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2.
J Immigr Minor Health ; 23(6): 1343-1347, 2021 Dec.
Article in English | MEDLINE | ID: covidwho-1279474

ABSTRACT

Immunomodulating therapies for COVID-19 may carry risks of reactivating latent infections in foreign-born people. We conducted a rapid review of infection-related complications of immunomodulatory therapies for COVID-19. We convened a committee of specialists to formulate a screening and management strategy for latent infections in our setting. Dexamethasone, used in severe COVID-19, is associated with reactivation of latent tuberculosis, hepatitis B, and dissemination/hyperinfection of Strongyloides species and should prompt screening and/ or empiric treatment in appropriate epidemiologic contexts. Other immunomodulators used in COVID-19 may also increase risk, including interleukin-6 receptor antagonist (e.g., tocilizumab) and kinase inhibitors. People with specific risk factors should also be screened for HIV, Chagas disease, and endemic mycoses. Racial and ethnic minorities in North America, including foreign-born persons, who receive immunomodulating agents for COVID-19 may be at risk for reactivation of latent infections. We develop a screening and management pathway for such patients.


Subject(s)
COVID-19 , Latent Tuberculosis , Humans , Immunomodulation , Mass Screening , SARS-CoV-2
3.
J Ambul Care Manage ; 44(3): 197-206, 2021.
Article in English | MEDLINE | ID: covidwho-1238265

ABSTRACT

In response to the coronavirus disease-2019 (COVID-19) pandemic, we developed and launched a student-led telemedicine program in Chelsea. From April to November 2020, over 200 student volunteers contacted over 1000 patients to assess COVID-19 symptoms, provide counseling, and triage patients. Through a retrospective cohort study, we determined that student triage decision was associated with patient outcomes, including hospitalization status, COVID-19 test administration, and COVID-19 test result. These results quantify the outcomes of a student-led telemedicine clinic to combat the ongoing pandemic and may serve as a model for implementation of similar clinics to alleviate mounting health care system burden.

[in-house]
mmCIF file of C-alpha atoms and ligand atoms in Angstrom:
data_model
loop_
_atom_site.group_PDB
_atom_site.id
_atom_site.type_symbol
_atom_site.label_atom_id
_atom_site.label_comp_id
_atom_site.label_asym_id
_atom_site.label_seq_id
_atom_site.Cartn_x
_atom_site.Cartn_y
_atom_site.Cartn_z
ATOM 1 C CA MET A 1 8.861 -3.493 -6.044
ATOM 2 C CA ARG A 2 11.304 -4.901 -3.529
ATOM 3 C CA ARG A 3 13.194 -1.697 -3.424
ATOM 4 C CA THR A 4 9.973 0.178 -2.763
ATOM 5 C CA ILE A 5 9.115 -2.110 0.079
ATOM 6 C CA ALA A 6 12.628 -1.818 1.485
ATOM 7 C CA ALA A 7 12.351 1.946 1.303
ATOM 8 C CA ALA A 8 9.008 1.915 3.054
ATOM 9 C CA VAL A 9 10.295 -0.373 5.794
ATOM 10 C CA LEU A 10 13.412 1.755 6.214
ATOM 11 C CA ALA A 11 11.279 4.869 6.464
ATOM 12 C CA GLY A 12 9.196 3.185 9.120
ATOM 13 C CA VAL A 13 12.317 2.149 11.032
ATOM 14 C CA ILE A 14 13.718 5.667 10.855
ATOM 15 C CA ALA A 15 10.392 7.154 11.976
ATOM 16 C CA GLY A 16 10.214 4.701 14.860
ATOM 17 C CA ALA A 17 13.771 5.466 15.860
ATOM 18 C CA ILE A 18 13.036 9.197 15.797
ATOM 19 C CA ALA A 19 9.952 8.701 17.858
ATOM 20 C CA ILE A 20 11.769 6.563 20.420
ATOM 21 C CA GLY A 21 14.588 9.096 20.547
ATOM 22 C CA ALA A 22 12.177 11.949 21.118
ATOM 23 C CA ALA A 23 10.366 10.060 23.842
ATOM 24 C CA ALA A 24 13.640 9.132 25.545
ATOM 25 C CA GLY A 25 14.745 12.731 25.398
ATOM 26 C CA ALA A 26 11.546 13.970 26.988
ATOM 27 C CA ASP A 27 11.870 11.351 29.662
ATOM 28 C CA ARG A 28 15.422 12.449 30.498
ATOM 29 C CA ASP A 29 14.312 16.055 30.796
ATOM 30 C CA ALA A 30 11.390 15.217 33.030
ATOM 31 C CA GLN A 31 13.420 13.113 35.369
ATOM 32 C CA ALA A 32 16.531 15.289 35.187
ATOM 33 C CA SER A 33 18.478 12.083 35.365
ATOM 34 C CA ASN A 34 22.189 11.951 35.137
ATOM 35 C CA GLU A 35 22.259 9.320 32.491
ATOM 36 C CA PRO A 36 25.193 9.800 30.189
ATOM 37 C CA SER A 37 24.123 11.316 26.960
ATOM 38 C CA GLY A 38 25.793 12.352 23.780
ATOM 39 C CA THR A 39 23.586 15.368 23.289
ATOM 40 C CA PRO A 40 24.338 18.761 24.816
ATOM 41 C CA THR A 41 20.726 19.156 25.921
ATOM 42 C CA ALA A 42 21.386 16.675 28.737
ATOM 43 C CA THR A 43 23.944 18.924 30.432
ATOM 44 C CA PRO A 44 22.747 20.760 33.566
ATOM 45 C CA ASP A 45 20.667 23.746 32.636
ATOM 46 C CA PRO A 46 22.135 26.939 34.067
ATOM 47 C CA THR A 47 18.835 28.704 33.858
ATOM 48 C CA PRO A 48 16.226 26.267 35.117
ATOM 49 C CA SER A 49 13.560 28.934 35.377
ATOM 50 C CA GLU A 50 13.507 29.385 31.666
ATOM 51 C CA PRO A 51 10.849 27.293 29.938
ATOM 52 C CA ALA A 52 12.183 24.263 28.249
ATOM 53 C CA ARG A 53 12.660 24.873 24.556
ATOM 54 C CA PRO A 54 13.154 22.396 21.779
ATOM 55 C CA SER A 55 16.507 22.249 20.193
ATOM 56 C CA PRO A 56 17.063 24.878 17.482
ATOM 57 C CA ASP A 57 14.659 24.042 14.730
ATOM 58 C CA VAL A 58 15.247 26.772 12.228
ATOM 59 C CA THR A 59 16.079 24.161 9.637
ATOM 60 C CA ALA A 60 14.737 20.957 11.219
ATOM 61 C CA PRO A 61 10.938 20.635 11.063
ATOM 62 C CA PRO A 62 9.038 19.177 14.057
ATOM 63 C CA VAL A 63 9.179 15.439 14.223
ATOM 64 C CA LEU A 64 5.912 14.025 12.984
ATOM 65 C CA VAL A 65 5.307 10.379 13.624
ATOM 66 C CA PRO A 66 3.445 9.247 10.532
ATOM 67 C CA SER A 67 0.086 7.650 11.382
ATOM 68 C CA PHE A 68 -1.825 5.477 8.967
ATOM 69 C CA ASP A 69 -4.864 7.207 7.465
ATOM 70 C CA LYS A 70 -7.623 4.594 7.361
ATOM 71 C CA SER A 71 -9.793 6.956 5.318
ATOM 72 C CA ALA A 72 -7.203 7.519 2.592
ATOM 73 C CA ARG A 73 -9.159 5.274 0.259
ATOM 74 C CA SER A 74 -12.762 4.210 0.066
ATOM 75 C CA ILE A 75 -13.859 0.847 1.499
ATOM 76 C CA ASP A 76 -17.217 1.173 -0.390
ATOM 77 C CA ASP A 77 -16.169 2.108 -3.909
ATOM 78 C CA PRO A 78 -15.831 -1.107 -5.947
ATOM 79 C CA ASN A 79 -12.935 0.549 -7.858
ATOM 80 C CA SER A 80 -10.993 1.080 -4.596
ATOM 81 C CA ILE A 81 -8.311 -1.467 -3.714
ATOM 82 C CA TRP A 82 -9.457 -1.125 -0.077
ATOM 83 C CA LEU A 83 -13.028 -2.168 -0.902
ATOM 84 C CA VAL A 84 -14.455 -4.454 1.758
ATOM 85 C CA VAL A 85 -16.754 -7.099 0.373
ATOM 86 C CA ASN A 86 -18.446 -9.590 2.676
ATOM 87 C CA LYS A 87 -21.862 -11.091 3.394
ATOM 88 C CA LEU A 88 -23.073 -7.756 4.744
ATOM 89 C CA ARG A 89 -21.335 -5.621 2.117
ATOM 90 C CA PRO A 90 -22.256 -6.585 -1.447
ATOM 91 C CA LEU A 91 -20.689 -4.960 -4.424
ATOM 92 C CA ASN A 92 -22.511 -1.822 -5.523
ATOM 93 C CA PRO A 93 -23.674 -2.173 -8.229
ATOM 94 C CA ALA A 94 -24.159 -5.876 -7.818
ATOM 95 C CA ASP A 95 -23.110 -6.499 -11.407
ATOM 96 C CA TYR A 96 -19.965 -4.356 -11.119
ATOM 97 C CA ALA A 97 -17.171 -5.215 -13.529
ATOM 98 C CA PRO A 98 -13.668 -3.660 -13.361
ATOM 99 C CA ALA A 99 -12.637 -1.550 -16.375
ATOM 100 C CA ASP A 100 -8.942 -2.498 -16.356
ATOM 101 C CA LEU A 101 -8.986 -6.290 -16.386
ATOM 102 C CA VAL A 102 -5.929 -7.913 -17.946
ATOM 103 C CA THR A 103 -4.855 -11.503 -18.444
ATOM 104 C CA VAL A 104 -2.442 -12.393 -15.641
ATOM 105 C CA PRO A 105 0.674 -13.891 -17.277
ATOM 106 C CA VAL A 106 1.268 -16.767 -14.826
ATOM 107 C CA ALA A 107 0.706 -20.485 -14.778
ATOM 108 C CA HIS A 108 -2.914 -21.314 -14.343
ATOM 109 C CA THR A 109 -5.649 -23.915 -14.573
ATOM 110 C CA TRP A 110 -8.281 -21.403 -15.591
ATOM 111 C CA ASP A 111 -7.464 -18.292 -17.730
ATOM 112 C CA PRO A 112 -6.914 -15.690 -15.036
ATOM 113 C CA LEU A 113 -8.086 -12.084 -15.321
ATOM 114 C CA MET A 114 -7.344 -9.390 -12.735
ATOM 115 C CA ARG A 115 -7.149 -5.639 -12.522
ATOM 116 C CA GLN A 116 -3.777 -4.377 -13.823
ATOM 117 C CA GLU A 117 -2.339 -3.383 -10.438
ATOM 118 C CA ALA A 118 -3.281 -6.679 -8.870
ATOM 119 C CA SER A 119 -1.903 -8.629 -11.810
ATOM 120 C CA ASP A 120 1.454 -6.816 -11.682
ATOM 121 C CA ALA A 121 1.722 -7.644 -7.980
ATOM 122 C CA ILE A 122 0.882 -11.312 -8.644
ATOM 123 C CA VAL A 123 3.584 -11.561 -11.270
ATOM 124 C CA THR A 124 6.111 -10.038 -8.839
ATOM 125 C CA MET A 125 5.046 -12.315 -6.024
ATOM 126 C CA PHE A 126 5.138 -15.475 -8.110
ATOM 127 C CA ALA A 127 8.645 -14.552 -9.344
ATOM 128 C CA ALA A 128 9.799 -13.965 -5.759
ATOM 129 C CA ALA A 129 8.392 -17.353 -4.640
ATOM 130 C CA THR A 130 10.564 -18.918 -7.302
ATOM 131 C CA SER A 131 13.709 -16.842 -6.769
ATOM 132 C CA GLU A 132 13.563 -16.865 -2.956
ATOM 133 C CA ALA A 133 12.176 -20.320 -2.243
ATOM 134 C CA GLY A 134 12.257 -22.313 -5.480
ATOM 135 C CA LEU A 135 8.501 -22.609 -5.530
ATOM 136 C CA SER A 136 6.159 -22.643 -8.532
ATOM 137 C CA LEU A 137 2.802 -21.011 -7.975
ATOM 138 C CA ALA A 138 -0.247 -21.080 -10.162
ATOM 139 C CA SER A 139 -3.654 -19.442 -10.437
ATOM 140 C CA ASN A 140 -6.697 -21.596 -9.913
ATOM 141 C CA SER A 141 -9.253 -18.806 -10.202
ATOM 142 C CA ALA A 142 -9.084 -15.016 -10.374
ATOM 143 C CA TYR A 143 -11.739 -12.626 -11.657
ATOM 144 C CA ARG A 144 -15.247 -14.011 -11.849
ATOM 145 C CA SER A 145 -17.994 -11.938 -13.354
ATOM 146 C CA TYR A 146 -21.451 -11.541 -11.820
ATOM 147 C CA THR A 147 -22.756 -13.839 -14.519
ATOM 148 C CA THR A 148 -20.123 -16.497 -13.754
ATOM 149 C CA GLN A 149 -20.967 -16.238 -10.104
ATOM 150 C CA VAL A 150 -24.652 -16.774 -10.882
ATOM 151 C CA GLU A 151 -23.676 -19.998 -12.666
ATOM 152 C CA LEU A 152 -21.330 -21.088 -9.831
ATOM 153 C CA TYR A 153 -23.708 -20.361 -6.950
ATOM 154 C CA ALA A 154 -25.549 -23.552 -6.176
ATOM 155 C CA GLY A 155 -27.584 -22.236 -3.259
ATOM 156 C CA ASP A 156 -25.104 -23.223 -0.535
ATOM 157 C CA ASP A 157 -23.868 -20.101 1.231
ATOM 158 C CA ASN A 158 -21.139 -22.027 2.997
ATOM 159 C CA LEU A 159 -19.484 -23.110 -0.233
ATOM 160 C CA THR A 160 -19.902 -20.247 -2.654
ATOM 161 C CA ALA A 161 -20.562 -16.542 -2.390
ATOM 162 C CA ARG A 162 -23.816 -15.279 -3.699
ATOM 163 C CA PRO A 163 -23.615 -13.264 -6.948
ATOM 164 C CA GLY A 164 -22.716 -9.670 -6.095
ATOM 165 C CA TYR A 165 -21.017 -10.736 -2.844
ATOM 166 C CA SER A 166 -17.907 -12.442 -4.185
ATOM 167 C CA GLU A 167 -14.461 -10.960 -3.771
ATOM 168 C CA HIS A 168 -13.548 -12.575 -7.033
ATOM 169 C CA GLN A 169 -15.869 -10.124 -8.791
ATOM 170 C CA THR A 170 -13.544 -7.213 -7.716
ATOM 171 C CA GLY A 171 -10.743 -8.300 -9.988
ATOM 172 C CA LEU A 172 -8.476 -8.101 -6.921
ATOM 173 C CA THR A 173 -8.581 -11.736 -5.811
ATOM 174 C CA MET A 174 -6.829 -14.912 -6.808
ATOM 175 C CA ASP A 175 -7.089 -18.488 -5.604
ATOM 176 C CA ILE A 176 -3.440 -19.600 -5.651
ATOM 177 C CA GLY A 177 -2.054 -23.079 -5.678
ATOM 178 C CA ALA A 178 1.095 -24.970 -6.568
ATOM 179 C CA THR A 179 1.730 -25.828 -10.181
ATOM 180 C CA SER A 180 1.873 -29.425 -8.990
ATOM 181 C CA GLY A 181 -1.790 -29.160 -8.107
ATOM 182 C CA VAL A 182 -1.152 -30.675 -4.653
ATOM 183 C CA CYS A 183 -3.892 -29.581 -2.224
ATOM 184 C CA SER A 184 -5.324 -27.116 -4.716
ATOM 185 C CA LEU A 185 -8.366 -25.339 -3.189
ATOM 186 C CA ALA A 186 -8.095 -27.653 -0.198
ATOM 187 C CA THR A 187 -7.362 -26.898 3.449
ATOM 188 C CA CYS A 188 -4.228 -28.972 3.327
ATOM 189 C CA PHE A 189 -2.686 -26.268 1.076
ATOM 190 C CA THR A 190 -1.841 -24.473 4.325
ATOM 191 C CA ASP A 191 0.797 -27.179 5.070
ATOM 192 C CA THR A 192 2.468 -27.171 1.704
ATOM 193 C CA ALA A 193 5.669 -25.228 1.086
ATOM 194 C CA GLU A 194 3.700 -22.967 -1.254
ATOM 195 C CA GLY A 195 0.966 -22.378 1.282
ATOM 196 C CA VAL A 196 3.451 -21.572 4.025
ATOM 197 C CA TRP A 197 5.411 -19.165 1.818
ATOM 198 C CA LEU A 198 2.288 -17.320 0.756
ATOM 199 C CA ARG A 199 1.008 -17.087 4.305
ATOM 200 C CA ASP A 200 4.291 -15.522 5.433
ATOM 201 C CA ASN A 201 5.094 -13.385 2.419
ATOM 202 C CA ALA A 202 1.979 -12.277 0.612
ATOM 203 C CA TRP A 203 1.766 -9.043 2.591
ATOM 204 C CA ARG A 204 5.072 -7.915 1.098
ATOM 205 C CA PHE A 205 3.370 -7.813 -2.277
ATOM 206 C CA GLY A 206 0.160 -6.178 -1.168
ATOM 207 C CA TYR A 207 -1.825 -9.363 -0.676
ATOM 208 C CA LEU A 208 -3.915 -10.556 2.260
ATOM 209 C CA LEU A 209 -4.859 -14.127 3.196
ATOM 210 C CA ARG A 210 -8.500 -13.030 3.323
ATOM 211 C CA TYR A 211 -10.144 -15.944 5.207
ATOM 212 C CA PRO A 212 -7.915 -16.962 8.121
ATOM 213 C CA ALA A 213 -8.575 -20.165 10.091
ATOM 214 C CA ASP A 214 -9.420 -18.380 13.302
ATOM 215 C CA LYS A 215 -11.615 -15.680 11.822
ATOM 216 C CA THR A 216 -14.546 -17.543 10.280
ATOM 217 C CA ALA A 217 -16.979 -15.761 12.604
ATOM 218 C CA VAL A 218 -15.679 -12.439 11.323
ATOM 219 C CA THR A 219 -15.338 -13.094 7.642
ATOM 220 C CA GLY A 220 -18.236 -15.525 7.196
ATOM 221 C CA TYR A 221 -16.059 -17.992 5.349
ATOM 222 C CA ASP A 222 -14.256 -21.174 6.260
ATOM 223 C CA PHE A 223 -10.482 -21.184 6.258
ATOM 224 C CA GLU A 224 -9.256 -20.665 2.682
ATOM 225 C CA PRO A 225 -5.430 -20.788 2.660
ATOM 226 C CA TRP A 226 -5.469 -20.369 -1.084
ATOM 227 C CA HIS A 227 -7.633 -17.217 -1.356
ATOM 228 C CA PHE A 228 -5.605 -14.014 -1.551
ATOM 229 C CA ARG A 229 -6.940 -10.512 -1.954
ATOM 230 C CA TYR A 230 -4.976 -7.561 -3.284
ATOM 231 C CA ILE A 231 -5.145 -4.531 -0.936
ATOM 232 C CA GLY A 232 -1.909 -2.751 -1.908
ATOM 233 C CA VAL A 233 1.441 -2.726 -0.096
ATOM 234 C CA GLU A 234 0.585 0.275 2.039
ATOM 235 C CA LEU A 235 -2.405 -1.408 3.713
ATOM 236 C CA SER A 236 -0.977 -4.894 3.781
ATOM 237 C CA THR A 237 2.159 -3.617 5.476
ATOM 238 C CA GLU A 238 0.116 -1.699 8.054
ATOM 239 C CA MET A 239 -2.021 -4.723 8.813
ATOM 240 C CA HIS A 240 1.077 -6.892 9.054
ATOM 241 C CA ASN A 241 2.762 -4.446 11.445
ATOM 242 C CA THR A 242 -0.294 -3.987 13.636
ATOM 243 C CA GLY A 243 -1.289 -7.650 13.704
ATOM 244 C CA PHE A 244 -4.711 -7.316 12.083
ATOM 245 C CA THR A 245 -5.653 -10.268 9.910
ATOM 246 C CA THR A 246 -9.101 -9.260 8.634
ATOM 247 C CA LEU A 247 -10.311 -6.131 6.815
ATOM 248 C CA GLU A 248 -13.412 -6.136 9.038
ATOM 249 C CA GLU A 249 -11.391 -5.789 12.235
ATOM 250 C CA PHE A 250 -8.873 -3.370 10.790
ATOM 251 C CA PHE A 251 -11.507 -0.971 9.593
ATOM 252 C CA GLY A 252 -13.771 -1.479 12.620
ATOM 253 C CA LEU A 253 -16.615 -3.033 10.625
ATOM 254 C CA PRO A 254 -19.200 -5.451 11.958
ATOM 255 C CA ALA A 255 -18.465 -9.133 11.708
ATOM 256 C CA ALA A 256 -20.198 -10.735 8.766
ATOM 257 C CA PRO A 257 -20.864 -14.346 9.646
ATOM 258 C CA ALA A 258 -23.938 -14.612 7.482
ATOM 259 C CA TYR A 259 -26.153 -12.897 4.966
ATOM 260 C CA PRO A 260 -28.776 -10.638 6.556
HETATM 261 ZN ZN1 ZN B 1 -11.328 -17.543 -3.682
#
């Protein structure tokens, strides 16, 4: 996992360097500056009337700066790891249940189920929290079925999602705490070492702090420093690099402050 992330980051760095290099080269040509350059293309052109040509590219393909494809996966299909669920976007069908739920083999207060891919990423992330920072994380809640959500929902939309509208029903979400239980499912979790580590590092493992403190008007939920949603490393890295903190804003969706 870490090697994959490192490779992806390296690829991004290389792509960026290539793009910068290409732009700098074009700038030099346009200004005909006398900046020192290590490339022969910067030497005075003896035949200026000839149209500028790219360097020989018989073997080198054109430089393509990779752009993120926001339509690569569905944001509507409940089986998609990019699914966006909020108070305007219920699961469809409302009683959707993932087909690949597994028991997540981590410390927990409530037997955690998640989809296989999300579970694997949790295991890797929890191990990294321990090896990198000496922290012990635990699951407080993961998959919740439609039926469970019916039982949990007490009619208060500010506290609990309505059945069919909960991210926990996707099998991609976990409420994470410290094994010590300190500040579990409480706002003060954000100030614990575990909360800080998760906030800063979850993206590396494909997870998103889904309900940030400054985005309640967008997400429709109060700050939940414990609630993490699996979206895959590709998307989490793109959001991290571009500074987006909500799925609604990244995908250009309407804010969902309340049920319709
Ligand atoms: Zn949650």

Subject(s)
COVID-19/diagnosis , Pneumonia, Viral/diagnosis , Student Run Clinic , Telemedicine/organization & administration , COVID-19/epidemiology , Counseling , England/epidemiology , Humans , Pandemics , Pneumonia, Viral/epidemiology , Retrospective Studies , SARS-CoV-2 , Triage
4.
J Infect Dis ; 223(1): 38-46, 2021 01 04.
Article in English | MEDLINE | ID: covidwho-1066343

ABSTRACT

BACKGROUND: We sought to develop an automatable score to predict hospitalization, critical illness, or death for patients at risk for coronavirus disease 2019 (COVID-19) presenting for urgent care. METHODS: We developed the COVID-19 Acuity Score (CoVA) based on a single-center study of adult outpatients seen in respiratory illness clinics or the emergency department. Data were extracted from the Partners Enterprise Data Warehouse, and split into development (n = 9381, 7 March-2 May) and prospective (n = 2205, 3-14 May) cohorts. Outcomes were hospitalization, critical illness (intensive care unit or ventilation), or death within 7 days. Calibration was assessed using the expected-to-observed event ratio (E/O). Discrimination was assessed by area under the receiver operating curve (AUC). RESULTS: In the prospective cohort, 26.1%, 6.3%, and 0.5% of patients experienced hospitalization, critical illness, or death, respectively. CoVA showed excellent performance in prospective validation for hospitalization (expected-to-observed ratio [E/O]: 1.01; AUC: 0.76), for critical illness (E/O: 1.03; AUC: 0.79), and for death (E/O: 1.63; AUC: 0.93). Among 30 predictors, the top 5 were age, diastolic blood pressure, blood oxygen saturation, COVID-19 testing status, and respiratory rate. CONCLUSIONS: CoVA is a prospectively validated automatable score for the outpatient setting to predict adverse events related to COVID-19 infection.